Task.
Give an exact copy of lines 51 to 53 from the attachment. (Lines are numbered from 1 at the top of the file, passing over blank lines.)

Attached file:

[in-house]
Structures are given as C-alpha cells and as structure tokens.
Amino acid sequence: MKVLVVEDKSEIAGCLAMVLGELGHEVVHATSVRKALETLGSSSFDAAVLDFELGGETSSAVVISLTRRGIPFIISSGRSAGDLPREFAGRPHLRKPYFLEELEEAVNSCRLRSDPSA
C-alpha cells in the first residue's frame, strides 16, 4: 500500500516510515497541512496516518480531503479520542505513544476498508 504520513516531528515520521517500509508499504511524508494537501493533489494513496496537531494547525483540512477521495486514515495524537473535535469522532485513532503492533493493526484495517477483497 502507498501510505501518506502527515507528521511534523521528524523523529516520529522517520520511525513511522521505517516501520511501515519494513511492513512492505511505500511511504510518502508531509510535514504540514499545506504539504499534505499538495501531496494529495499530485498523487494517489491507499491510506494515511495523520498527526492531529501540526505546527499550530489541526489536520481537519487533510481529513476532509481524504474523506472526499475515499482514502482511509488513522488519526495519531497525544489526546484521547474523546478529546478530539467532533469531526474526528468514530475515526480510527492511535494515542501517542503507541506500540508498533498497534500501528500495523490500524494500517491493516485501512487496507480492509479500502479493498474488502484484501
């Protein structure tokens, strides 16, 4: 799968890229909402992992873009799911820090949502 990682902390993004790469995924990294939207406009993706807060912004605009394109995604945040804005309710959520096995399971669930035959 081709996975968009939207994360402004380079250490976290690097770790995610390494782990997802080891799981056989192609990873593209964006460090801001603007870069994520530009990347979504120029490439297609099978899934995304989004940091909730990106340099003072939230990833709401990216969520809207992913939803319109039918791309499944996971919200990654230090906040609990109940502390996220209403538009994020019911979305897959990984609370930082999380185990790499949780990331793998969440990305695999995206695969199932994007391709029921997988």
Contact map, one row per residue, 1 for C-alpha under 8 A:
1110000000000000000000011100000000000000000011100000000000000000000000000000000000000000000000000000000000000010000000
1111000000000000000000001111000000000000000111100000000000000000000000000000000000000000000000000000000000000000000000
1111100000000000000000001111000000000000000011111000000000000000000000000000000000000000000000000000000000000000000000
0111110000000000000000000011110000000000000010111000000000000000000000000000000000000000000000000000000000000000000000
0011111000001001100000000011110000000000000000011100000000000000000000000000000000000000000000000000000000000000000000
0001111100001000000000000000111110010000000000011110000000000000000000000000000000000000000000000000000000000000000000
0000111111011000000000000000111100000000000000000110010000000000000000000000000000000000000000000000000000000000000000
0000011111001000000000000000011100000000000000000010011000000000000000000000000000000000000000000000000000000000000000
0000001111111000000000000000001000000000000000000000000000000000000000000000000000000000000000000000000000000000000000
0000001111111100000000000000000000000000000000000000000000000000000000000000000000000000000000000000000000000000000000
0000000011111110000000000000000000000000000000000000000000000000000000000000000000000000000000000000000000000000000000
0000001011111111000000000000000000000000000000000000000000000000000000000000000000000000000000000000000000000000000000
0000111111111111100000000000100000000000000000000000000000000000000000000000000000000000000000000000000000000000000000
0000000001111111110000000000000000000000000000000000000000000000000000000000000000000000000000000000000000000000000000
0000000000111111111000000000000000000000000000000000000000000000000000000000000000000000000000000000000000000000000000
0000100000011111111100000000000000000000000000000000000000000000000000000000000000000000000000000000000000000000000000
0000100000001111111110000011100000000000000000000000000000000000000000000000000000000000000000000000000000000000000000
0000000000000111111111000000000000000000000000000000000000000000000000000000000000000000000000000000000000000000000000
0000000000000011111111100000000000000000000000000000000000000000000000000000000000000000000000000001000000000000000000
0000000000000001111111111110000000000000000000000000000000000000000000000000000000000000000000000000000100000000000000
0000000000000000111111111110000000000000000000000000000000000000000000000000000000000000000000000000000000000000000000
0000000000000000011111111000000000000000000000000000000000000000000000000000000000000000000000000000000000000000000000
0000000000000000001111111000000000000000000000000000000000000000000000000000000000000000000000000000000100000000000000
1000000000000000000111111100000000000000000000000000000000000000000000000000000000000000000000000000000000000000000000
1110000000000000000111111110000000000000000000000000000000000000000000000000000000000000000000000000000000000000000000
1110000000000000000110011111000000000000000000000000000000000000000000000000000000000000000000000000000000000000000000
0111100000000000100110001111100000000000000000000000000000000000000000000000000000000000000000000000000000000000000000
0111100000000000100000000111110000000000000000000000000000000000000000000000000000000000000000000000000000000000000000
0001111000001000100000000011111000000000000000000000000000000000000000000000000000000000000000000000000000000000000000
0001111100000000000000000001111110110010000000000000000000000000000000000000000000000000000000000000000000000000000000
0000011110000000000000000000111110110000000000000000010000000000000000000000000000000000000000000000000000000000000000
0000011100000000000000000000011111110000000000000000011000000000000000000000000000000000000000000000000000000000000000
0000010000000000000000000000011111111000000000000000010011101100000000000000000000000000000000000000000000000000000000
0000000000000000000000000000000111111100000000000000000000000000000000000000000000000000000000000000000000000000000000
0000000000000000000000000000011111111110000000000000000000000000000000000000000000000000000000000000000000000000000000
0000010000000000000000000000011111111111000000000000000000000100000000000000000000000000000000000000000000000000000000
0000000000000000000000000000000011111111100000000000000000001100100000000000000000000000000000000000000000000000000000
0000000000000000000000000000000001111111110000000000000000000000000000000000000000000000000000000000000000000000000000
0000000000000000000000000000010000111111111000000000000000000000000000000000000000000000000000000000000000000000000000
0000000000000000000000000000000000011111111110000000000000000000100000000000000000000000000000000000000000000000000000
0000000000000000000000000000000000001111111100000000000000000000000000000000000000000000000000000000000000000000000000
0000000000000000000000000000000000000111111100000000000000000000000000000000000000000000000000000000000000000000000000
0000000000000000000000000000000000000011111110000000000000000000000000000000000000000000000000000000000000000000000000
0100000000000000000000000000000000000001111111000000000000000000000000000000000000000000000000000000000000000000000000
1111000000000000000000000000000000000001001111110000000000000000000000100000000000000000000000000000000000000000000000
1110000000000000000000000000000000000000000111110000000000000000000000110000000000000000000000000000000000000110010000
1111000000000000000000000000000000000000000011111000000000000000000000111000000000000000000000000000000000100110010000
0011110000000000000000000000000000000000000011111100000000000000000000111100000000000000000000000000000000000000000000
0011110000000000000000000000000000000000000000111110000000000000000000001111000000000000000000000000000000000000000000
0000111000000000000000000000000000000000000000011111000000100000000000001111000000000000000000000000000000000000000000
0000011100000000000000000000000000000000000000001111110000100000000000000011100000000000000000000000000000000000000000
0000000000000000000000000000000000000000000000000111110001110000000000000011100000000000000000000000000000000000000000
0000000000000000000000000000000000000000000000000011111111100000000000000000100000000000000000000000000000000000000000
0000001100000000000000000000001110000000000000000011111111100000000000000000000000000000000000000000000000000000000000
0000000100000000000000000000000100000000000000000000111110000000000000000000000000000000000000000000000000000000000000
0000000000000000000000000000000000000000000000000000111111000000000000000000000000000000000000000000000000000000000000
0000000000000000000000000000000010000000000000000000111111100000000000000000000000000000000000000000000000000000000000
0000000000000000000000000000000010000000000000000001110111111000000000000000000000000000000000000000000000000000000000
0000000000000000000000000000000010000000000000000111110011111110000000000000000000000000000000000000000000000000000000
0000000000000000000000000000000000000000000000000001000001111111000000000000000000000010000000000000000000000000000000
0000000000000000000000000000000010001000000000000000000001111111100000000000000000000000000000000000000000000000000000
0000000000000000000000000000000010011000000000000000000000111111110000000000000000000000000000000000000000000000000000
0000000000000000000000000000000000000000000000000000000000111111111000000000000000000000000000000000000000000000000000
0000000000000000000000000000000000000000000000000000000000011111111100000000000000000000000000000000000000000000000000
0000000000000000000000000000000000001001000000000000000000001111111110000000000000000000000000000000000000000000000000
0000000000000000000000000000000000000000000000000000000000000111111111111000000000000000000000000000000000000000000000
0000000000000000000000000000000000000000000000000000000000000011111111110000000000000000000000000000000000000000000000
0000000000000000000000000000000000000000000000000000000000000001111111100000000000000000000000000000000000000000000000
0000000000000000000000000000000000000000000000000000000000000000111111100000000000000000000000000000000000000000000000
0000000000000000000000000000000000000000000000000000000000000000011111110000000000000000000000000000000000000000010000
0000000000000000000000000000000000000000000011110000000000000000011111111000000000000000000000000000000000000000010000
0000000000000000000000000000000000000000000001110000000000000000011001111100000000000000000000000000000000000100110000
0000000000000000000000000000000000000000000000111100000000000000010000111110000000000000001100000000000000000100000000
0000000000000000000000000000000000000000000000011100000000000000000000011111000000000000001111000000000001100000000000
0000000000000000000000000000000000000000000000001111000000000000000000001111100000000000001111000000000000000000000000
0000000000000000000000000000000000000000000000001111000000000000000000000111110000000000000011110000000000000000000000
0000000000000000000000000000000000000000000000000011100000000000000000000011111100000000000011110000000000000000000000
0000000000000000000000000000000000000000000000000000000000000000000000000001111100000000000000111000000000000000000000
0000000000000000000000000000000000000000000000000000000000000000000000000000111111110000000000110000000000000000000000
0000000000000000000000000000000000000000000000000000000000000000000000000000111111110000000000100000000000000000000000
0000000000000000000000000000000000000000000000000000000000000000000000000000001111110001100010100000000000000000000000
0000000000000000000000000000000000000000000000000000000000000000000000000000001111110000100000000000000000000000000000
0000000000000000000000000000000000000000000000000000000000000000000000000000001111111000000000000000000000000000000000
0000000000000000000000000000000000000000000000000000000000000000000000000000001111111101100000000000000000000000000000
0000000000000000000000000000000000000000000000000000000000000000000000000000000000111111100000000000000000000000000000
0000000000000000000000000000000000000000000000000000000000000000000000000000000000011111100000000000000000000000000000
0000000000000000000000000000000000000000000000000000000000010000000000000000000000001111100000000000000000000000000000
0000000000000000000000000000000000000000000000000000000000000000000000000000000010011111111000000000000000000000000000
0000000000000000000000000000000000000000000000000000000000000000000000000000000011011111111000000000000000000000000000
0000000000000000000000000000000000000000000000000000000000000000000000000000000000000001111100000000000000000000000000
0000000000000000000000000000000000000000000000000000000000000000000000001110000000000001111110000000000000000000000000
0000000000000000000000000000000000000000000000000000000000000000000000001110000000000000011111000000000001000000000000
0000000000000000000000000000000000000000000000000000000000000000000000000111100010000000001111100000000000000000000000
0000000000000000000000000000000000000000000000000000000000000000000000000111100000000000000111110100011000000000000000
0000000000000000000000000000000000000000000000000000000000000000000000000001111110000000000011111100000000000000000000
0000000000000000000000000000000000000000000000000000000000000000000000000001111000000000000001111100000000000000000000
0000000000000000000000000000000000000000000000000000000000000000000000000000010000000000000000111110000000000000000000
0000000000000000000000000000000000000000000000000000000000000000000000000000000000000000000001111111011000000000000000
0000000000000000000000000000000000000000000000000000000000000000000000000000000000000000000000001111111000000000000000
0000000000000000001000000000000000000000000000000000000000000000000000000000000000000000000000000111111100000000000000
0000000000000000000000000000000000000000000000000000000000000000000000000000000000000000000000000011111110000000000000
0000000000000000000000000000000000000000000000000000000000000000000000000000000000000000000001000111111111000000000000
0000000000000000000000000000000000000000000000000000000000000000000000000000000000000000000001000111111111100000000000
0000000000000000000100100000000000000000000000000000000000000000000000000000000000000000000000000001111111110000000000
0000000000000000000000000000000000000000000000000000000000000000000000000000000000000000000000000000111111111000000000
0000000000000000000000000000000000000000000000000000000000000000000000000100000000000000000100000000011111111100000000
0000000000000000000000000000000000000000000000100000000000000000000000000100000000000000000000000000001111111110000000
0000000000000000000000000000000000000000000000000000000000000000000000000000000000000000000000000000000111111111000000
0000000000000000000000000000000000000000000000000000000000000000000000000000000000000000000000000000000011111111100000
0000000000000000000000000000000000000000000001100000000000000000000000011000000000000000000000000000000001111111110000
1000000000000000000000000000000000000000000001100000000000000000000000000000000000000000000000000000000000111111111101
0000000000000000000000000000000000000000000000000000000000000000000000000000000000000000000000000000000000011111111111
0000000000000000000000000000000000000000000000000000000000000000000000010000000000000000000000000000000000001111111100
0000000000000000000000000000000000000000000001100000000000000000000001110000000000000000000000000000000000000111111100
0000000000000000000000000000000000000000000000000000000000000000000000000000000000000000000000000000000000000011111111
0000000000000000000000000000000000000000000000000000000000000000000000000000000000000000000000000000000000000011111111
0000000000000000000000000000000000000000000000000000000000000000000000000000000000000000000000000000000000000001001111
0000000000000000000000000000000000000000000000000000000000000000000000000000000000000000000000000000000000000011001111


1111000000000000000000000000000000000001001111110000000000000000000000100000000000000000000000000000000000000000000000
1110000000000000000000000000000000000000000111110000000000000000000000110000000000000000000000000000000000000110010000
1111000000000000000000000000000000000000000011111000000000000000000000111000000000000000000000000000000000100110010000